The plant may become less visible after a while, but it will still take an extended period before the seeds, roots, and other pieces under the ground can die out.

You’ll have an easier time killing the plant in the summer months. The plant will start flowering in the summer and bring in more nutrients towards its roots. Limiting the plant’s access to water and sunlight will be critical.

You might require multiple efforts to remove the plant throughout the year. You might start by digging a space around the roots and then smother the plant with tarps, for example.

How Do You Dig Out the Japanese Knotweed?

One way to kill Japanese knotweed is to dig out the rhizomes near the base stem. These rhizomes are plant stems that produce roots while promoting the upward growth of each plant. Removing these parts becomes harder for the knotweed to continue to grow, making an additional effort to kill the plant easier to follow.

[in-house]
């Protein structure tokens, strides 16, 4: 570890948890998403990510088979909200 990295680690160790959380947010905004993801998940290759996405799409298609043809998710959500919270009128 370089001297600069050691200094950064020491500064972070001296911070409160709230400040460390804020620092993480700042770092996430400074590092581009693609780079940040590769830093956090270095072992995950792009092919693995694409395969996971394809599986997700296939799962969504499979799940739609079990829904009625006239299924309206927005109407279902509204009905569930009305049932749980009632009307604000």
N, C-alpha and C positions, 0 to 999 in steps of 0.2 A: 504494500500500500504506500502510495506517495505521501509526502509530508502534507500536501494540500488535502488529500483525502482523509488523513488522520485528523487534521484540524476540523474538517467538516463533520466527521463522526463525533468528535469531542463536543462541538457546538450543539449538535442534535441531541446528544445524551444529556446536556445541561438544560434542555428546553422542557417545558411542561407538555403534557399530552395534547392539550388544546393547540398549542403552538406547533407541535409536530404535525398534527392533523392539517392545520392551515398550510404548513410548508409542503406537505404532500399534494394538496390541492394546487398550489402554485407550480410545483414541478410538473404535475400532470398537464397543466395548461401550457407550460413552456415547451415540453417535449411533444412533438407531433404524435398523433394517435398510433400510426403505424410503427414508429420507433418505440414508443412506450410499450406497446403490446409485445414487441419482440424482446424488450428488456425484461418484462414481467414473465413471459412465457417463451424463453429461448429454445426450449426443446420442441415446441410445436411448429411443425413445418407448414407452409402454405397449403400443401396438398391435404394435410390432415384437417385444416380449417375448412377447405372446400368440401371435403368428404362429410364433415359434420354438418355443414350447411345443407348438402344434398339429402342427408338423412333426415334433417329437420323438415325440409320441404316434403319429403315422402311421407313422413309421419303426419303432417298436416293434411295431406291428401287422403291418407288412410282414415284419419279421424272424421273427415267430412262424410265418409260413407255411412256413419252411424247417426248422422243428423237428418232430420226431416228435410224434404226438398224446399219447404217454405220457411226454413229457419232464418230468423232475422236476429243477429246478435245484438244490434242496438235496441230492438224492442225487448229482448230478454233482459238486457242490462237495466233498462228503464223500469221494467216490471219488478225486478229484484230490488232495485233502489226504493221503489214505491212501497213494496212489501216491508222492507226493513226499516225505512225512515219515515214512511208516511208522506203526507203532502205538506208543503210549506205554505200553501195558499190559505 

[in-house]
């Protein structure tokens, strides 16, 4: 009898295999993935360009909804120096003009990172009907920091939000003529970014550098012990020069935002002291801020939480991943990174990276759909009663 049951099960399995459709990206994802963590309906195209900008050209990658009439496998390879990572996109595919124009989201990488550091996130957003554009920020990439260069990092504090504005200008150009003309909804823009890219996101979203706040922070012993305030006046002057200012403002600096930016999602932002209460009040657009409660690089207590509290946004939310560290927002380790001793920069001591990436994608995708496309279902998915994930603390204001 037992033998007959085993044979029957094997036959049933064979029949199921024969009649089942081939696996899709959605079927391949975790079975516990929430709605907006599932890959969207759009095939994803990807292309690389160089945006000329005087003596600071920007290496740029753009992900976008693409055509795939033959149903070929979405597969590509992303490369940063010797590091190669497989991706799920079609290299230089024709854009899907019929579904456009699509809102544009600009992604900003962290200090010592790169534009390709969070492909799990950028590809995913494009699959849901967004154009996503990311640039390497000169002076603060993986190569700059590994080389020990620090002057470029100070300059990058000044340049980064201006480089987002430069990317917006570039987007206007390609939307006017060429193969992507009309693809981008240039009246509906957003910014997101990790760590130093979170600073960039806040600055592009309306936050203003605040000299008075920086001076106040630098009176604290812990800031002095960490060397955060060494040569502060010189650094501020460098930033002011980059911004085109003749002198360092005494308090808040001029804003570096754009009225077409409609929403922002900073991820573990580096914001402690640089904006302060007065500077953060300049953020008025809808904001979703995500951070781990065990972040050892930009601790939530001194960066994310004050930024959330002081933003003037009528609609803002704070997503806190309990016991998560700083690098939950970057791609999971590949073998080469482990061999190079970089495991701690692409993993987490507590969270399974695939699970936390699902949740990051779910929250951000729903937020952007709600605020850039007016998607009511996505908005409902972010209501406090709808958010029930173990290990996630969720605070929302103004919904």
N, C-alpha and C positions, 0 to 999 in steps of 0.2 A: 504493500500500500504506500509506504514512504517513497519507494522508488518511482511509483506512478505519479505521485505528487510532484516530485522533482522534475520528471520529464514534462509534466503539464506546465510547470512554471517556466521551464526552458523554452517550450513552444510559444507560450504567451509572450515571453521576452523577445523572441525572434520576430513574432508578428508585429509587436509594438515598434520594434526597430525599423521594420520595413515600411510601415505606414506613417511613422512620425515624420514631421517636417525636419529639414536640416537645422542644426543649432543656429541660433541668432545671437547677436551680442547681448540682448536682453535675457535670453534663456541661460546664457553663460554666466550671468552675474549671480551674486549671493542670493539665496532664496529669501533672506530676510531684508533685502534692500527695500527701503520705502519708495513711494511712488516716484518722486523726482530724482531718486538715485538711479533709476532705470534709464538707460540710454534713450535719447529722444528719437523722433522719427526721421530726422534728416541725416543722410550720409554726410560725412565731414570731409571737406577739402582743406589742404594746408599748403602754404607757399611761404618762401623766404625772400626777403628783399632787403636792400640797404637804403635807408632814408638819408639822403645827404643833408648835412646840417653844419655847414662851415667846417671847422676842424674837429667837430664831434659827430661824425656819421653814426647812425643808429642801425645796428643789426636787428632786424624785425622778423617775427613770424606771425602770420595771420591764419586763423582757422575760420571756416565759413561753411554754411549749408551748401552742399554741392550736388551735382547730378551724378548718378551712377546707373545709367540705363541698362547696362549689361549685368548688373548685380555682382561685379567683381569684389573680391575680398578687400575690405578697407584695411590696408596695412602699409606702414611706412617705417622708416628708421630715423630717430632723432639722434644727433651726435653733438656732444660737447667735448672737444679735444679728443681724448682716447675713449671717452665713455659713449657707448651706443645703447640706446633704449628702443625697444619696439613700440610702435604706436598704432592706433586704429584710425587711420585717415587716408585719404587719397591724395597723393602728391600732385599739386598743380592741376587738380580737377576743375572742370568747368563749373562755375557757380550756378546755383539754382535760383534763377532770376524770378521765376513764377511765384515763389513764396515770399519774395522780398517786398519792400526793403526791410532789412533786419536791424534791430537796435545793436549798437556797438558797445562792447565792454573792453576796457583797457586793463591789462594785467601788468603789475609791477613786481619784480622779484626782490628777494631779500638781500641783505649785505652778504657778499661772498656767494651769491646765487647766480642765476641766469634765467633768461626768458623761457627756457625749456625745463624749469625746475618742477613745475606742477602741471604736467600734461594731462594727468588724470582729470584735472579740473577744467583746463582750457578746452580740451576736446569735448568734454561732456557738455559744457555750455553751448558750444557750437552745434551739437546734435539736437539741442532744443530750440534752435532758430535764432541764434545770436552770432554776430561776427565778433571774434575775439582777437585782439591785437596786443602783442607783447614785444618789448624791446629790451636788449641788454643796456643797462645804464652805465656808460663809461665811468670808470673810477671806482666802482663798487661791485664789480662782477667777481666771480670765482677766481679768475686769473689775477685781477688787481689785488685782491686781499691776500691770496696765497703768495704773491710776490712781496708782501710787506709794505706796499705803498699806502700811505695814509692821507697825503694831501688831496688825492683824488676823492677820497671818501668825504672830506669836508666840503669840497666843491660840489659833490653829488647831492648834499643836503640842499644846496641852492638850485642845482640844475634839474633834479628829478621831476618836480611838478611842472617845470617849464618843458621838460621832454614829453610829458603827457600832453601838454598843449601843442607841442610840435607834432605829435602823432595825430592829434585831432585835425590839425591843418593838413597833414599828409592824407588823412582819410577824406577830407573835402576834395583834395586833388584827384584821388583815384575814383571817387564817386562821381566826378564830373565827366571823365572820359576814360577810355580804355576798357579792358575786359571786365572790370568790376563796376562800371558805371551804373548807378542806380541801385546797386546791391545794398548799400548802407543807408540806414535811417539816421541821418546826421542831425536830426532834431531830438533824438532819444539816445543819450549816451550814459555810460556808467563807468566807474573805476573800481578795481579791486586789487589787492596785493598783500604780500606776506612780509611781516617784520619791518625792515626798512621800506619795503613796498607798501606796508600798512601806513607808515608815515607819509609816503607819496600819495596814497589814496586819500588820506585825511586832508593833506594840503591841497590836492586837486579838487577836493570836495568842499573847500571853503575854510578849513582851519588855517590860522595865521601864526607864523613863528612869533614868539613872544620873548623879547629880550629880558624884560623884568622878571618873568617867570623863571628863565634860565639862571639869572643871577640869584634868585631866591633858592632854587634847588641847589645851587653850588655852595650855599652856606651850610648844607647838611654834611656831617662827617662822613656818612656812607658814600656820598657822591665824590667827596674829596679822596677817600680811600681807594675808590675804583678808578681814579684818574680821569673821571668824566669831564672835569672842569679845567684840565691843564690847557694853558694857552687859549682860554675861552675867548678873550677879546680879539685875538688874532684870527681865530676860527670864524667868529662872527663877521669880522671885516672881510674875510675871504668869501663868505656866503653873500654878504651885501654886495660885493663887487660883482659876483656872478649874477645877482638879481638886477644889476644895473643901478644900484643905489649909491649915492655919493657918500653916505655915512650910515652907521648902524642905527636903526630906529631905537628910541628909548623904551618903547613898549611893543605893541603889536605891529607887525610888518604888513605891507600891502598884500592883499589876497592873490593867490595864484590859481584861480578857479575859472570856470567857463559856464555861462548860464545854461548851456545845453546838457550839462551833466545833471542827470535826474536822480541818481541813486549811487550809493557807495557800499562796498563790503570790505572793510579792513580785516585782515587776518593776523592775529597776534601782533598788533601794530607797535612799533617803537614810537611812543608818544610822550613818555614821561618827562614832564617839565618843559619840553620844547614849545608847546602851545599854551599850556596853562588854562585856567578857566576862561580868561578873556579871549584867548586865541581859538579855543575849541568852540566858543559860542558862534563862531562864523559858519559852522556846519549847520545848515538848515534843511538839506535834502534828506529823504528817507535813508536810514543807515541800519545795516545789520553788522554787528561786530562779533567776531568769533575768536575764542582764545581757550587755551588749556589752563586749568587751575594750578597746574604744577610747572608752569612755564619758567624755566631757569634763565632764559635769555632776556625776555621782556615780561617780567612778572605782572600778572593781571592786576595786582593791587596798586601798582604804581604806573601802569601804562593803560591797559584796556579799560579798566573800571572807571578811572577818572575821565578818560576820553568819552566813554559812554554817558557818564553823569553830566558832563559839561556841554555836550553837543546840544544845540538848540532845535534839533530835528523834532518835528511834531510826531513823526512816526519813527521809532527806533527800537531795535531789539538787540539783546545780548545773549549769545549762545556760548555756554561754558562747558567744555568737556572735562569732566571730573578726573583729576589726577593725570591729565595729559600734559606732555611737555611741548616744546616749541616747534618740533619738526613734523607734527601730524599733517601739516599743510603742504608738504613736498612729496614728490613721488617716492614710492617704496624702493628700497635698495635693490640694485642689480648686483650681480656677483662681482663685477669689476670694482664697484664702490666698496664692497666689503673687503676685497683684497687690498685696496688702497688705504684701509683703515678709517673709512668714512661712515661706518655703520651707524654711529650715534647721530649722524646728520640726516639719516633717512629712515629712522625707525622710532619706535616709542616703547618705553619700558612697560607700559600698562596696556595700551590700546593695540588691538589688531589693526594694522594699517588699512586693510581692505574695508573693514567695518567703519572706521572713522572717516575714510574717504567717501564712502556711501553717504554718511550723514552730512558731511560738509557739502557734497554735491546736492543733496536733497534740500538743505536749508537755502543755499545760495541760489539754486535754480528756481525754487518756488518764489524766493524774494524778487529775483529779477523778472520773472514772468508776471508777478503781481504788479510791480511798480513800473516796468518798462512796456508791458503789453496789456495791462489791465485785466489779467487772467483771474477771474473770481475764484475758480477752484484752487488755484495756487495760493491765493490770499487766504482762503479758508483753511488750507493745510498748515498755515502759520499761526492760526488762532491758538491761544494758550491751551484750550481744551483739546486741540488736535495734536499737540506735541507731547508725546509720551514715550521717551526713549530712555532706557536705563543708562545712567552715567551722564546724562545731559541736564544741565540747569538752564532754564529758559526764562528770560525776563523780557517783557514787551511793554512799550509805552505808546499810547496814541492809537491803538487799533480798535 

Digging these parts out helps you inhibit the plant’s growth, but it works best if you smother the plant after you finish trimming everything.

You can use these steps to remove the Japanese Knotweed rhizomes:

  • Look for the rhizome pieces that are producing the shoots at the base. Some of the more mature clumps can be up to a foot wide and feature a woody texture.
  • Use a small garden shovel to remove these rhizomes. Target spaces a few inches away from the rhizomes to improve your grip over these spots.
  • Add your rhizomes in a separate bag for disposal. Do not leave any bits of these rhizomes behind, as they can produce new plants if you aren’t careful.